Editorial: The public square doesn’t always get First Amendment protection – The Bulletin

Posted: March 7, 2021 at 1:07 pm

In 1937, Frank Hague, the mayor of Jersey City, banned the Committee for Industrial Organization from gathering in a public place to talk about unions. He called them communists.

The CIO challenged the ban, backed by the American Civil Liberties Union. The case eventually went to the U.S. Supreme Court. The court found for the CIO in 1939. The ruling became known as the public forum doctrine. It helped prevent the public from being muzzled by the government under the First Amendment.

The public has no such protection in being muzzled by private companies. If Twitter wants to ban former President Donald Trump for life, it may do so. If Facebook, Instagram, Twitter and YouTube want to ban you from their platforms, they can.

Maybe you wouldnt mind. Maybe you would even be better off. But the big social platforms have created unprecedented ways for people to communicate nationally and worldwide. That also gives them unprecedented power when they decide to shut people or groups out. If the government did that, there could be a challenge in court. If Twitter does it, good luck.

Of course, the big social media platforms are not the only games in town. There are lesser -known alternatives. New ones will spring up. Still, getting gagged by the big ones certainly curtails reach.

You may believe Trump deserved to be shut down. Claims of massive voter fraud in the November election have not been supported by facts in court. It was also odd for him to tell the rioters who assaulted the Capitol to go home and, in nearly the same breath, we love you, youre very special.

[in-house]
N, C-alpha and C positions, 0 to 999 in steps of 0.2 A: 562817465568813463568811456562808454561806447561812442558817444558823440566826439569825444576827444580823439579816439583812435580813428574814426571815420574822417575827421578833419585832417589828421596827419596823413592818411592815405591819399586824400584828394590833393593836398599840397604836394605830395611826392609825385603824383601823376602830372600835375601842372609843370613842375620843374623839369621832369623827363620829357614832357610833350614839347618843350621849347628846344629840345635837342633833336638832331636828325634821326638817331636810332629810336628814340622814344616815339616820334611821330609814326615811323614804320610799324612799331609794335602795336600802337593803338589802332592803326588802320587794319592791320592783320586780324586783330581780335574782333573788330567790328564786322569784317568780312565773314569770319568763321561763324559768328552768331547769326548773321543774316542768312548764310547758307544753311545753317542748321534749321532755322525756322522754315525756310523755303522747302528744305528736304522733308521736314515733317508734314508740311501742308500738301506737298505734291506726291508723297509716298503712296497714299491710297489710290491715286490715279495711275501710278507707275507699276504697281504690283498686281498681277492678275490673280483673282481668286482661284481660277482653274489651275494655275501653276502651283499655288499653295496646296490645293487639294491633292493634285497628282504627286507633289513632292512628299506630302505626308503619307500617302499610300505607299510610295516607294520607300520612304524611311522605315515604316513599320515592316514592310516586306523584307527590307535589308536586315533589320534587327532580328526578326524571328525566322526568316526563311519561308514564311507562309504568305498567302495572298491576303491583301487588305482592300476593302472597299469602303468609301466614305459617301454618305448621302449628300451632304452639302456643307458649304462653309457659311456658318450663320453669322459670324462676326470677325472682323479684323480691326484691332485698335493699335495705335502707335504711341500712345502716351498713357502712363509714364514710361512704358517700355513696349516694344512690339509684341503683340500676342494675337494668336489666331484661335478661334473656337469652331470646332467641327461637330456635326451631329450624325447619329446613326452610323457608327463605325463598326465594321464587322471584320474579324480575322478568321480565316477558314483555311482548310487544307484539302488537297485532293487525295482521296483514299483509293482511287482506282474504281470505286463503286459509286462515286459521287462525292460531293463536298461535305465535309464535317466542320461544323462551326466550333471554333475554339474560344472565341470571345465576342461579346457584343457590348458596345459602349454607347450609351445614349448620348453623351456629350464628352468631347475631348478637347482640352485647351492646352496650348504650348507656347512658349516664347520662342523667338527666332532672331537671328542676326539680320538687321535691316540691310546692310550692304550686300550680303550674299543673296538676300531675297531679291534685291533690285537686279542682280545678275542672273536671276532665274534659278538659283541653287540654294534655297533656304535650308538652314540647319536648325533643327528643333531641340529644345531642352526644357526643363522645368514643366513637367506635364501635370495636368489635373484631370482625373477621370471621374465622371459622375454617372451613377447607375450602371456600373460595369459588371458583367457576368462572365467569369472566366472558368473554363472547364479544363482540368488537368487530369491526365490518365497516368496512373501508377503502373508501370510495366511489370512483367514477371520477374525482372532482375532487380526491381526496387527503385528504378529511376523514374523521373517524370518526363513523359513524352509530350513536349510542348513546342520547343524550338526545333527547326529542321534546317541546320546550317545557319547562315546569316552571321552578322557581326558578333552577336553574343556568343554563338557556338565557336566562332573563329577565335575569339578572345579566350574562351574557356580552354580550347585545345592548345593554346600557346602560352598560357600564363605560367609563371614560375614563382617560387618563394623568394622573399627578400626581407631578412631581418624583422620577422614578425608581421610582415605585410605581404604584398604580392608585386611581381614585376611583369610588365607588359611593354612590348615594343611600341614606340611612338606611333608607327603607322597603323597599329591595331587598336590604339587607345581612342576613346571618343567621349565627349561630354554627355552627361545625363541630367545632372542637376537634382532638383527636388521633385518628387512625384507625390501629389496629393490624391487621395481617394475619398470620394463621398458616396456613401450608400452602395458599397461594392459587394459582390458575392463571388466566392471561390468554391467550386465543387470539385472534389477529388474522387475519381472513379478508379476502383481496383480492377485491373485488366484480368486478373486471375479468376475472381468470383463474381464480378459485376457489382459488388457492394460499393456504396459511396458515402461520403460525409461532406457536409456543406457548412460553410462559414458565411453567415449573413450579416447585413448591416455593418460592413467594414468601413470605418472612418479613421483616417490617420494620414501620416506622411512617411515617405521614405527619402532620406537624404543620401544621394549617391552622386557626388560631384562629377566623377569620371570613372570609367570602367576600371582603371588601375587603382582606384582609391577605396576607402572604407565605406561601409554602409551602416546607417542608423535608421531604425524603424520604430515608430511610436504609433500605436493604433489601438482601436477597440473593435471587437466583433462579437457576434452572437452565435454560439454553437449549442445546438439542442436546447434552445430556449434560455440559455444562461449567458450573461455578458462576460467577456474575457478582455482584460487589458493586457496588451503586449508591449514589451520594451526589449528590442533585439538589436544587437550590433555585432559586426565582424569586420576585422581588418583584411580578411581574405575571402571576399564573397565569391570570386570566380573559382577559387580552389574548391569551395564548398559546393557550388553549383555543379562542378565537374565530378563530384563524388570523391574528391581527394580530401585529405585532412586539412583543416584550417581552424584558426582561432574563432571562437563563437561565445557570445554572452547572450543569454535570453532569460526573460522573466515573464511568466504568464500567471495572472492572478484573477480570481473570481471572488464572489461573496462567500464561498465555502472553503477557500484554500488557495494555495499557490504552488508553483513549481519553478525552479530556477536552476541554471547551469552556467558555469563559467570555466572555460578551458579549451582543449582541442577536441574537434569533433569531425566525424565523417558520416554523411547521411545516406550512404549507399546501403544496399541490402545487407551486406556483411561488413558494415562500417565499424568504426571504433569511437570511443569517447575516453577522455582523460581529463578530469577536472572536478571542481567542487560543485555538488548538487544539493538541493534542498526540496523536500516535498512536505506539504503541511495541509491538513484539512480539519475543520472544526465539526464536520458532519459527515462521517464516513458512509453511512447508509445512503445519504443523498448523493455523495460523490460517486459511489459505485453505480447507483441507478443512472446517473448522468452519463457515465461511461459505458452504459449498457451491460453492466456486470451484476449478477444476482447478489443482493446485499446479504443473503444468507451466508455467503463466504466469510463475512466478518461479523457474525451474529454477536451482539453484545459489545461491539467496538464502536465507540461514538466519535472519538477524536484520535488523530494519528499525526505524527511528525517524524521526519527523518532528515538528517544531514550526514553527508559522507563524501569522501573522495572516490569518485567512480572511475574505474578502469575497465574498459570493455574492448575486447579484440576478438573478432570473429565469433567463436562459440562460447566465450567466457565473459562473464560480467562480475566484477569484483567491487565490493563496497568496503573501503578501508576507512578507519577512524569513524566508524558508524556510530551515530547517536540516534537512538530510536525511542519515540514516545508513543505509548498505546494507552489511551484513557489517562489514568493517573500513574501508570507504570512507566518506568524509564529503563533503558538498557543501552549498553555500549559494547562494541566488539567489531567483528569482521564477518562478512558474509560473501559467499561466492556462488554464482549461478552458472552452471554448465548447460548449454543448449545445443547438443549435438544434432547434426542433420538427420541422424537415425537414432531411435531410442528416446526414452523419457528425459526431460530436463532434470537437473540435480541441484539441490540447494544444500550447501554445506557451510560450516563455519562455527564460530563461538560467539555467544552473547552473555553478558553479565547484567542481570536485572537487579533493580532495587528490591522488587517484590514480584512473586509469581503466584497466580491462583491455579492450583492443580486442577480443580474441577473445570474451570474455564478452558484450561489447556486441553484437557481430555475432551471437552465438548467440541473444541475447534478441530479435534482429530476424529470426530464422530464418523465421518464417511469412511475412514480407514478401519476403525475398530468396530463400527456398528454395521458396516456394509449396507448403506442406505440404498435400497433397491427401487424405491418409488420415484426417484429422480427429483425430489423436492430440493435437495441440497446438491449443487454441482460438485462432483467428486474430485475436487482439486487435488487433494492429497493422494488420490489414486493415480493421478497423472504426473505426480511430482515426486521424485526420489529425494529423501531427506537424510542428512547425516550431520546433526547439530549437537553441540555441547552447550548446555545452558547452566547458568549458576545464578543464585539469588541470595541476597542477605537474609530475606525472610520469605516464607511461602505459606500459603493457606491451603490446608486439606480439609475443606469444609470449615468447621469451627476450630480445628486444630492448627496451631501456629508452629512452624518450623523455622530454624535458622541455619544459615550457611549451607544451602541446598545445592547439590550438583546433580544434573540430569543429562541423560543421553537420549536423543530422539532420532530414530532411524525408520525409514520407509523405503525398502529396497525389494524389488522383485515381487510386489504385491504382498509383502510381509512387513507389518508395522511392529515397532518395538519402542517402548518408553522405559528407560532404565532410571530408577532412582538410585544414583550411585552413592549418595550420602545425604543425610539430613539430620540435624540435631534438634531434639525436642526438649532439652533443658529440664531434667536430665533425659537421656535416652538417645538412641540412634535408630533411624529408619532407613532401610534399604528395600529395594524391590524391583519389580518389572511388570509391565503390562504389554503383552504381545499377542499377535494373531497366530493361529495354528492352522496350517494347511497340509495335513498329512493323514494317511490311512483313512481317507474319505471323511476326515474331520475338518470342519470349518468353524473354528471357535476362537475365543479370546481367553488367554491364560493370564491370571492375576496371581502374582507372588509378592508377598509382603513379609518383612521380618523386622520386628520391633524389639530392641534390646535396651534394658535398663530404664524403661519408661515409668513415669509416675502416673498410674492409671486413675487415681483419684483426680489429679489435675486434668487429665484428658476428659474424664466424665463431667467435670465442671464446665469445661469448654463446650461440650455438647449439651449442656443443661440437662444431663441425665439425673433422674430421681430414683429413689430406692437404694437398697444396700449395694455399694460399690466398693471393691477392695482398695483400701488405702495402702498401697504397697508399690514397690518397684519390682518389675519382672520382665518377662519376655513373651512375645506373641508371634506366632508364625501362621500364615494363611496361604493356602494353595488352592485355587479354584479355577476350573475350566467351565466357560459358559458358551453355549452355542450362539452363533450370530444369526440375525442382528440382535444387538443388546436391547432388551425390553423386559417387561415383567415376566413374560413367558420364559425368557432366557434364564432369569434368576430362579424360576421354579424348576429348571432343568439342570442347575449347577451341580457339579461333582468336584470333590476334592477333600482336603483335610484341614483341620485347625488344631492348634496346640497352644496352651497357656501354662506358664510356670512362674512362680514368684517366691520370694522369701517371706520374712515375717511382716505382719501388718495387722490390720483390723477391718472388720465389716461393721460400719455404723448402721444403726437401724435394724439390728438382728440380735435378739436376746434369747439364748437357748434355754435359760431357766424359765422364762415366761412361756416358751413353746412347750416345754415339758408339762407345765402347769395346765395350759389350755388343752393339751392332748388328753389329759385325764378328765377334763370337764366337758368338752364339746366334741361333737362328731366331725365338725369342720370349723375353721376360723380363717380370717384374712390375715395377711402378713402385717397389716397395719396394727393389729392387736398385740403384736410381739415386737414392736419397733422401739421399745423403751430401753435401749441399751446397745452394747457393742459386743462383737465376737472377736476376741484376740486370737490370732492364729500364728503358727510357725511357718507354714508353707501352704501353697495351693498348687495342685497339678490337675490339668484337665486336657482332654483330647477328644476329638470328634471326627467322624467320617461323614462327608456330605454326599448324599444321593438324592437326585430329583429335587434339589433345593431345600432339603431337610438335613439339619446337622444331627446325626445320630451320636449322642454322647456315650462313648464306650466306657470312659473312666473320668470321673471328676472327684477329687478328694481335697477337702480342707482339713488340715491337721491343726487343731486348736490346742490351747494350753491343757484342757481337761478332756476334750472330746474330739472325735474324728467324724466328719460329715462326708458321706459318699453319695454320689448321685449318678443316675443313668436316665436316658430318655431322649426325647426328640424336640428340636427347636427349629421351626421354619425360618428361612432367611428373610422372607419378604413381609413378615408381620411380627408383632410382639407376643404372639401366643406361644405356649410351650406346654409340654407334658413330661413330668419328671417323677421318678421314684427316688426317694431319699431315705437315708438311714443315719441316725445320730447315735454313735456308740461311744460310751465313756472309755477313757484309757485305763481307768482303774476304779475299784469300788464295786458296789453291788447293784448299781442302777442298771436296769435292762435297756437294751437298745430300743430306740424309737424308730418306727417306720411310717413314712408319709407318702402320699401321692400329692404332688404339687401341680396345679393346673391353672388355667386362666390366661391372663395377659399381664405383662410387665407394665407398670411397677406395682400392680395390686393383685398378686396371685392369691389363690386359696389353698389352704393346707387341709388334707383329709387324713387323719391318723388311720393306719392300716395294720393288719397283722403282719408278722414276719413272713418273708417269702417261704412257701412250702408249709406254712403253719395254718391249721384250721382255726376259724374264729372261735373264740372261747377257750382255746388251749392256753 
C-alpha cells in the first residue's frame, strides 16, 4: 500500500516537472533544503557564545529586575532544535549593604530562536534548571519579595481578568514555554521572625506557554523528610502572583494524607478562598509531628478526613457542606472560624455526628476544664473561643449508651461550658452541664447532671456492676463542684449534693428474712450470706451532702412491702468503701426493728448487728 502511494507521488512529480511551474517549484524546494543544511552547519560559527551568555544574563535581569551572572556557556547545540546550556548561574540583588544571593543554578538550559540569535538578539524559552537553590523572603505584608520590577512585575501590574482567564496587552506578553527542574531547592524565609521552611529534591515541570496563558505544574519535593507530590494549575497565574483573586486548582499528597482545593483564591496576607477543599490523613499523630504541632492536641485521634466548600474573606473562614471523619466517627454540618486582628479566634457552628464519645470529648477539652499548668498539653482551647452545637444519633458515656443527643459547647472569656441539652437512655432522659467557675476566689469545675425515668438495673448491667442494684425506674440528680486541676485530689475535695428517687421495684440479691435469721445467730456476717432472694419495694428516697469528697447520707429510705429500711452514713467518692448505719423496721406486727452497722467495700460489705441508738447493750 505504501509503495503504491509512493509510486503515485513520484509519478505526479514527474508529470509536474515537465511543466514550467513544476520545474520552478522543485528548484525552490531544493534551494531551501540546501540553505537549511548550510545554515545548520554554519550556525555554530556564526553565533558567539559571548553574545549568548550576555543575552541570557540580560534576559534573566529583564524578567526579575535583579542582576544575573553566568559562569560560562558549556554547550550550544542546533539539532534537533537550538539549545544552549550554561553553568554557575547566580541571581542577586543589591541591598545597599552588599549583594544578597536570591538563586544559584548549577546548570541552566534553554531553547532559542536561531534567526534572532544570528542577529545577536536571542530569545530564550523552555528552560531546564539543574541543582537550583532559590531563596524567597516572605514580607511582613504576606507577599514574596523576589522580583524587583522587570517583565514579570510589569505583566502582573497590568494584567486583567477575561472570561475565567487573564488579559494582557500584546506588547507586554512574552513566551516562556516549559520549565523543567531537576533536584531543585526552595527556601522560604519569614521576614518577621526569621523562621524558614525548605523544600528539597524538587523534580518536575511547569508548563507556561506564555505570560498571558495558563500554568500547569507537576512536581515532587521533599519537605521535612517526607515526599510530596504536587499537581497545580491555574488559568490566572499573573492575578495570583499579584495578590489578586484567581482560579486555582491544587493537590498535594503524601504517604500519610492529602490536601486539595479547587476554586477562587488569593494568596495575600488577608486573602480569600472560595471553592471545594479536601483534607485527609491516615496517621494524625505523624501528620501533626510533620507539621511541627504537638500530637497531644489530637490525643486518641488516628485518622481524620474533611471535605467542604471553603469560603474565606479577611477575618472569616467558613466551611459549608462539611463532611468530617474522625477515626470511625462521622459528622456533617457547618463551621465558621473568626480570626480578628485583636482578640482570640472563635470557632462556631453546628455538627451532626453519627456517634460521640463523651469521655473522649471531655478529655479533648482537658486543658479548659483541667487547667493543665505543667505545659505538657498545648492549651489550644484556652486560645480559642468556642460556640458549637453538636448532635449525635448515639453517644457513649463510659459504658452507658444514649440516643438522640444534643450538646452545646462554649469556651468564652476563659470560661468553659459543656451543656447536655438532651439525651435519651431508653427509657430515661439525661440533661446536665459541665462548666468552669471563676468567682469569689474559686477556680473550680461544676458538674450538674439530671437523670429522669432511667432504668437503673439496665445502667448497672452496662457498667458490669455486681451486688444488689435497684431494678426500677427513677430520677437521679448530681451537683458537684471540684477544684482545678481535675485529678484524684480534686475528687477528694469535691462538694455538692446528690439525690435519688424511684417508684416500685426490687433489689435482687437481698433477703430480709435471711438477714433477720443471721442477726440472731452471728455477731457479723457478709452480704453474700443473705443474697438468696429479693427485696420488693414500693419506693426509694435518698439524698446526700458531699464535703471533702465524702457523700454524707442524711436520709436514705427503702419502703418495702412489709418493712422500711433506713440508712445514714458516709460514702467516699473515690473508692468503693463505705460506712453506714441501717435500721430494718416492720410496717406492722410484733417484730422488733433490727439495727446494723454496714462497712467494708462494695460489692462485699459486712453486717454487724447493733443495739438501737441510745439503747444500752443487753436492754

Social media platforms have long blocked postings they found offensive. But if they can just turn off a sitting president, is something out of balance? Who else could they shut down? They have become the de facto editors of ideas on a global scale. Newspapers and other more traditional media have their own struggles with such issues. They just dont play at the same level.

As the ACLU said this year, more than 80 years after the Hague case, ...(I)t should concern everyone when companies like Facebook and Twitter wield the unchecked power to remove people from platforms that have become indispensable for the speech of billions especially when political realities make those decisions easier.

Read the rest here:
Editorial: The public square doesn't always get First Amendment protection - The Bulletin

Related Post